Note XLVI., p. 87.

The Hegelian element of Strauss’s Leben Jesu is briefly exhibited at the end of the book (§ 150). The body of the work is mainly occupied with various cavils, some of them of the very minutest philosophy, designed to invalidate the historical character of the Gospel narratives. Among these precious morsels of criticism, we meet with such objections as the following. That the name of the angel Gabriel is of Hebrew origin (§ 17). That the angel, instead of inflicting dumbness on Zacharias, ought to have merely reprimanded him (ibid.). That a real angel would not have proclaimed the advent of the Messiah in language so strictly Jewish (§ 25). That the appearance of the star to the magi would have strengthened the popular belief in the false science of astrology (§ 34). That John the Baptist, being an ascetic, and therefore necessarily prejudiced and narrow-minded, could not have considered himself inferior to one who did not practise similar mortifications (§ 36). That Jesus could not have submitted to the rite of baptism, because that rite symbolized a future Messiah (§ 49). That if there is a personal devil, he cannot take a visible form (§ 54). That it is improbable that Jesus, when he read in the synagogue, should have lighted on an apposite passage of the prophet Isaiah (§ 58). That Jesus could not have known that the woman of Samaria had had five husbands, because it is not probable that each of them had left a distinct image in her mind, and because a minute knowledge of the history of individuals is degrading to the prophetic dignity (§ 60). That it is impossible to understand “how he, whose vocation had reference to the depths of the human heart, should be tempted to occupy himself with the fish-frequented depths of the waters” (§ 71). That Jesus could not have ridden into Jerusalem on an ass whereon never man sat, because unbroken asses are difficult to manage (§ 110). That the resurrection of the dead is impossible, because the inferior principles, whose work is corruption, will not be inclined to surrender back the dominion of the body to its former master, the soul (§ 140). That the ascension of Christ 270 is impossible, because a body which has flesh and bones cannot be qualified for a heavenly abode; because it cannot liberate itself from the laws of gravity; and because it is childish to regard heaven as a definite locality (§ 142).—It is not creditable to the boasted enlightenment of the age, that a work which can seriously urge such petty quibbles as these should have obtained so much reputation and influence. In studying the philosophy which has given birth to such consequences, we see a new verification of the significant remark of Clemens Alexandrinus: “The philosophy, which is according to the divine tradition, establishes and confirms providence; take this away, and the Saviour’s economy appears to be a myth.”143143   Stromata, I. ii. p. 296. “Strauss, the Hegelian theologian,” says Sir W. Hamilton, “sees in Christianity only a mythus. Naturally: for his Hegelian ‘Idea,’ itself a myth, and confessedly finding itself in everything, of course finds in anything a myth.”144144   Discussions, p. 787 [696, ed. 1852]. As the labors of Strauss on the Gospel narratives have been sometimes compared to those of Niebuhr on the history of Rome, it may be instructive to peruse the opinion of the great historian on the cognate theories of a few years’ earlier date. “In my opinion,” writes Niebuhr in 1818, “he is not a Protestant Christian, who does not receive the historical facts of Christ’s earthly life, in their literal acceptation, with all their miracles, as equally authentic with any event recorded in history, and whose belief in them is not as firm and tranquil as his belief in the latter; who has not the utmost faith in the articles of the Apostles’ Creed, taken in their grammatical sense; who does not consider every doctrine and every precept of the New Testament as undoubted divine revelation, in the sense of the Christians of the first century, who knew nothing of a Theopneustia. Moreover, a Christianity after the fashion of the modern philosophers and pantheists, without a personal God, without immortality, without human individuality, without historical faith, is no Christianity at all to me; though it may be very intellectual, very ingenious philosophy. I have often said that I do not know what to do with a metaphysical God, and that I will have none but the God of the Bible, who is heart to heart with us.”145145   Life and Letters of B. G. Niebuhr vol. II. p. 123.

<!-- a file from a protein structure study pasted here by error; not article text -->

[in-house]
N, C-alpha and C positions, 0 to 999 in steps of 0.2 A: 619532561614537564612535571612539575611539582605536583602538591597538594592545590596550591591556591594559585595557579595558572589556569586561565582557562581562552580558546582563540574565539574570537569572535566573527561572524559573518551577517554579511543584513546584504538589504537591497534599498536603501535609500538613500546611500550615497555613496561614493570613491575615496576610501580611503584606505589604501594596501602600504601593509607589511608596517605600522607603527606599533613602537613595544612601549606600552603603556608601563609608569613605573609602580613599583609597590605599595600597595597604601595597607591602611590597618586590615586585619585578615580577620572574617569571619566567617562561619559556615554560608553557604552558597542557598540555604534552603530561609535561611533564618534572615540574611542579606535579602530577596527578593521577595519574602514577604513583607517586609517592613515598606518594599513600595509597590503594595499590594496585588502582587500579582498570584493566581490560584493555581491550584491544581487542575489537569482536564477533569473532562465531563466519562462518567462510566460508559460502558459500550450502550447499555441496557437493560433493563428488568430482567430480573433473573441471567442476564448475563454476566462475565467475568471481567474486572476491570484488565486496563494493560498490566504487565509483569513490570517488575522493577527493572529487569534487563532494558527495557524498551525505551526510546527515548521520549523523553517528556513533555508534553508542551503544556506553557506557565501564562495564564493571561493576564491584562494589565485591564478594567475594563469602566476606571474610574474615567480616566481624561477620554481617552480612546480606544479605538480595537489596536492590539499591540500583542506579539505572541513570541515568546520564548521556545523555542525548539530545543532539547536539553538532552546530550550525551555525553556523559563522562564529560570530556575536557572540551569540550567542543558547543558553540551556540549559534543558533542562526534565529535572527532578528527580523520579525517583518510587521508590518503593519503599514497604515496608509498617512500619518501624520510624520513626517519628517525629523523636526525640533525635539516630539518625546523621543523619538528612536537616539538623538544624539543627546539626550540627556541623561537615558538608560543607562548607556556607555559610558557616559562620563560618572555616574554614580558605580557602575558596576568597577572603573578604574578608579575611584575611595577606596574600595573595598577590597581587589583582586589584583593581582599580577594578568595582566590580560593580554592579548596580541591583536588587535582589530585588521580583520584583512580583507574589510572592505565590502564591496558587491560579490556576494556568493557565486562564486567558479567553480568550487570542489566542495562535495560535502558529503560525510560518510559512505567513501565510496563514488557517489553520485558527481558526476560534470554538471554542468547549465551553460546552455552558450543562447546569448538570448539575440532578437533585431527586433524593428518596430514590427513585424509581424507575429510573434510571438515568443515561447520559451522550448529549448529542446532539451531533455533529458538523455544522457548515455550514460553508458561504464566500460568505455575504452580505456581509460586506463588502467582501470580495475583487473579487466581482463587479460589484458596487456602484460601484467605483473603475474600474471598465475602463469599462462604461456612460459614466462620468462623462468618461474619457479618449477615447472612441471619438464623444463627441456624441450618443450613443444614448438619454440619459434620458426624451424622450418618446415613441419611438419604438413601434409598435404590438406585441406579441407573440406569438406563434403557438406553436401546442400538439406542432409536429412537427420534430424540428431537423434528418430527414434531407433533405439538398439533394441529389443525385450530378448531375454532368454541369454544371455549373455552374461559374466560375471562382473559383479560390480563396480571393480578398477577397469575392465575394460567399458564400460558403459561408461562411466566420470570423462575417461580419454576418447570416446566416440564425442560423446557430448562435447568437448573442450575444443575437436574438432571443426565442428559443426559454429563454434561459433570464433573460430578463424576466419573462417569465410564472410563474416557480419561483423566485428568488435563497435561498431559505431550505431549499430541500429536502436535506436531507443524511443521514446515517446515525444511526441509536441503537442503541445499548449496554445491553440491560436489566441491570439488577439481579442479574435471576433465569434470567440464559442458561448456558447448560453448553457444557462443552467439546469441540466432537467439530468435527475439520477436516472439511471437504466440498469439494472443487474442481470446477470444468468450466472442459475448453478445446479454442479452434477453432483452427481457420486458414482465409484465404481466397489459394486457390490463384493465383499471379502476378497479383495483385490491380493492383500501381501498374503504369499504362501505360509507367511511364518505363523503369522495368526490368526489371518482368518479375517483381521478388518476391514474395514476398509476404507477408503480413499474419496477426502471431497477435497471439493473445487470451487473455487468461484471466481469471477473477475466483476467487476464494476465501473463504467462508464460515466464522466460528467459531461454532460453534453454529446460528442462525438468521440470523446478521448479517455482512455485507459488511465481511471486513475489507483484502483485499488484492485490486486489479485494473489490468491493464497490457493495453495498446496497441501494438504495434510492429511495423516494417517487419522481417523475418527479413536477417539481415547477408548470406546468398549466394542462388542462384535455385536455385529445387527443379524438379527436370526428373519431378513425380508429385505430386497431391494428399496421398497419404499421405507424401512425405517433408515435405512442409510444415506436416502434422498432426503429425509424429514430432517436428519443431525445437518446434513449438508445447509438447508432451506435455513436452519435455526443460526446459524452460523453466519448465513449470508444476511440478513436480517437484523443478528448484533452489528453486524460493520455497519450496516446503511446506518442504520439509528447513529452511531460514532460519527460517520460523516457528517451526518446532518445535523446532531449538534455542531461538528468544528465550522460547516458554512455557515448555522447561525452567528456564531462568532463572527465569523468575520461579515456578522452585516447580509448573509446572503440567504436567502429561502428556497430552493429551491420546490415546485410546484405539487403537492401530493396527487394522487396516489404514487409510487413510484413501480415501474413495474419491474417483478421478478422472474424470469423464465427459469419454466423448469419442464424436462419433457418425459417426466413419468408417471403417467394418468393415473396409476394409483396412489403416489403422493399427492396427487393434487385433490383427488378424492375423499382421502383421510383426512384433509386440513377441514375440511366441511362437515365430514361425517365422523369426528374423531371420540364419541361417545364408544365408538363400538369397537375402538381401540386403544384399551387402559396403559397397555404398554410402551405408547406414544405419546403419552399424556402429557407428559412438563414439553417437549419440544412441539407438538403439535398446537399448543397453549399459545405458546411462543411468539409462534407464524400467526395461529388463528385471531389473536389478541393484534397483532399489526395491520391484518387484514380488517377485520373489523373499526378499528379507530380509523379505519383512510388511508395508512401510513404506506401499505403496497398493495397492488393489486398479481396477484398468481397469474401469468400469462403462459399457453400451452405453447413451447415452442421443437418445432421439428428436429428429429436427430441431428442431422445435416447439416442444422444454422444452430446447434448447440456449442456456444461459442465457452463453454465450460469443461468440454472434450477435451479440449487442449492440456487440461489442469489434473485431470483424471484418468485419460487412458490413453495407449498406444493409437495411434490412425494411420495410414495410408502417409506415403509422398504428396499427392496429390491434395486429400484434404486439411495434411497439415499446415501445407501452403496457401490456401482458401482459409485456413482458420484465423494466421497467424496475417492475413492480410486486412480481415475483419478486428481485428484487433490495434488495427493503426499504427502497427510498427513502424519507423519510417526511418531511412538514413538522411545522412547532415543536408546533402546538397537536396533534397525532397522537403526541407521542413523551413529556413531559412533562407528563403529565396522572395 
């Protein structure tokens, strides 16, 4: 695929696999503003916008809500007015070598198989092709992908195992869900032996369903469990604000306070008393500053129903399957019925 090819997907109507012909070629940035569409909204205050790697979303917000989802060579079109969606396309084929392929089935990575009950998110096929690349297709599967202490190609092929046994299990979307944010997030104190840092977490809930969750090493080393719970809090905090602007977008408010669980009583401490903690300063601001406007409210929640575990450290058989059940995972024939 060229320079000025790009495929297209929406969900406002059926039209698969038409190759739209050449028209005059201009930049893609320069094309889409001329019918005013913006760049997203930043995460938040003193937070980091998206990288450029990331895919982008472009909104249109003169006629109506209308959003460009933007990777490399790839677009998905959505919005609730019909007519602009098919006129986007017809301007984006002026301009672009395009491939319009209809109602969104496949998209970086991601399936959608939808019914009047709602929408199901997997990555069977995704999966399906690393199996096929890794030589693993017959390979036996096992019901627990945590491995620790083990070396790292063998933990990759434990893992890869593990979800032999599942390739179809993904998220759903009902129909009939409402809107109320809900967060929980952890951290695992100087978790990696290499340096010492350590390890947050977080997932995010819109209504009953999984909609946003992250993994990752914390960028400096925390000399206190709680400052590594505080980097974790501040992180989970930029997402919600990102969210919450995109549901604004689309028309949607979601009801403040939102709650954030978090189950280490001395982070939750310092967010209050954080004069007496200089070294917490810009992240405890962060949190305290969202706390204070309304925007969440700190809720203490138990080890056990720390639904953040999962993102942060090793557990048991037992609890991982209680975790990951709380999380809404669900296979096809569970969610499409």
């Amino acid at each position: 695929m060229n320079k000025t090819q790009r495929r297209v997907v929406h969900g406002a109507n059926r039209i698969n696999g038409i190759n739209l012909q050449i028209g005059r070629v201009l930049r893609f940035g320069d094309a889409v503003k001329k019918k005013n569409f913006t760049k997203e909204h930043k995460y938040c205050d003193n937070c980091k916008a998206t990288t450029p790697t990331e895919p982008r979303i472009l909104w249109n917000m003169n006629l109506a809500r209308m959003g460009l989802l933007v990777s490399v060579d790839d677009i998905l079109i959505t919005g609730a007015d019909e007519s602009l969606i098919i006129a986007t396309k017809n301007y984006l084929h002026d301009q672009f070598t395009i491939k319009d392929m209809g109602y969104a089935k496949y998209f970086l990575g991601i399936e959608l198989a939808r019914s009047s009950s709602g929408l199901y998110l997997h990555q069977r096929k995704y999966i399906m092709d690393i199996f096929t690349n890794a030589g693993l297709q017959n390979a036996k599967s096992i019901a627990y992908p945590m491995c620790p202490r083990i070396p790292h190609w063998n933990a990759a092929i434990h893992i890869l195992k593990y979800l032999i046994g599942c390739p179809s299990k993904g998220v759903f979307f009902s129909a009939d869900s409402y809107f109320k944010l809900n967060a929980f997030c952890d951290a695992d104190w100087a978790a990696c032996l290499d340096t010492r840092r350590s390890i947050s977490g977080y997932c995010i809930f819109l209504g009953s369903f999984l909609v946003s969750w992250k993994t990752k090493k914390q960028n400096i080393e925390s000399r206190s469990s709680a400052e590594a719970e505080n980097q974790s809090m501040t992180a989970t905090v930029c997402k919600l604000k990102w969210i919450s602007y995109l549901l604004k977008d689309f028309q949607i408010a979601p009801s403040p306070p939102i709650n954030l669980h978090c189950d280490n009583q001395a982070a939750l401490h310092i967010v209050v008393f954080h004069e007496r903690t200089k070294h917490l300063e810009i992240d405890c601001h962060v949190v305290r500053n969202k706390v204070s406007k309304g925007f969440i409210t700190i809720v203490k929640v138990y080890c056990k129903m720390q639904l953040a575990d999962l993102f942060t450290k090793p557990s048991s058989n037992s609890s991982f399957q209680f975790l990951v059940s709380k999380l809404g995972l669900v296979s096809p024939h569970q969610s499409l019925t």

Niebuhr did not live to witness the publication of the Leben Jesu; but the above passage is as appropriate as if it had been part of an actual review of that work.

Note XLVII., p. 87.

With Feuerbach’s Wesen des Christenthums I am only acquainted through the French translation by M. Ewerbeck, which forms the principal 271 portion of the volume entitled Qu’est-ce que la Religion d’après la nouvelle Philosophie Allemande. The following extracts will sufficiently show the character of the work. “The grand mystery, or rather the grand secret of religion, is here: man objectifies his being, and after having objectified it, he makes himself the object of this new subject.” (p. 129.) “God is the notion, the personified idea of personality. He is the apotheosis of the human person, the I without the Thou, the subjectivity separate from the universe; the self-sufficient egoity.” (p. 219.) “God is the notion of kind, but the notion personified and individualized in its turn; He is the notion of kind or its essence, and this essence as universal entity, as comprising all possible perfections, as possessing all human qualities cleared of their limitations.” (p. 271.) “Where religion expresses the relation between man and the human essence, it is good and humanitary. Where it expresses the relation between man and the human essence changed to a supernatural being, it is illogical, false, and carries in it the germ of all those horrors which have been desolating society for sixty centuries.” (p. 340.) “Atheism is the fruit of the contradiction in the existence of God . . . . . . we are told that God exists really and not really at the same time, we have then a perfect right to cut the matter short with such an absurd existence, and to say: there is no God.” (p. 350.) “From the preceding we infer, that the divine personality, of which man avails himself to attribute his own ideas and his own qualities to a superhuman being, is nothing but the human personality externalized to the I. It is this psychological act which has become the basis of the speculative doctrine of Hegel, which teaches, that the consciousness that man has of God is the consciousness that God has of man.” (p. 390.) The occasional notes which the translator has added to this work are, if possible, still more detestable than the text. So much disregard of truth and decency as is shown in some of his remarks on Christianity has probably seldom been compressed into the same compass.

Note XLVIII., p. 89.

“Christ, who taught his disciples, and us in them, how to pray, propounded not the knowledge of God, though without that he could not hear us; neither represented he his power, though without that he cannot help us; but comprehended all in this relation, When ye pray, say, Our Father.”—Pearson on the Creed, article I.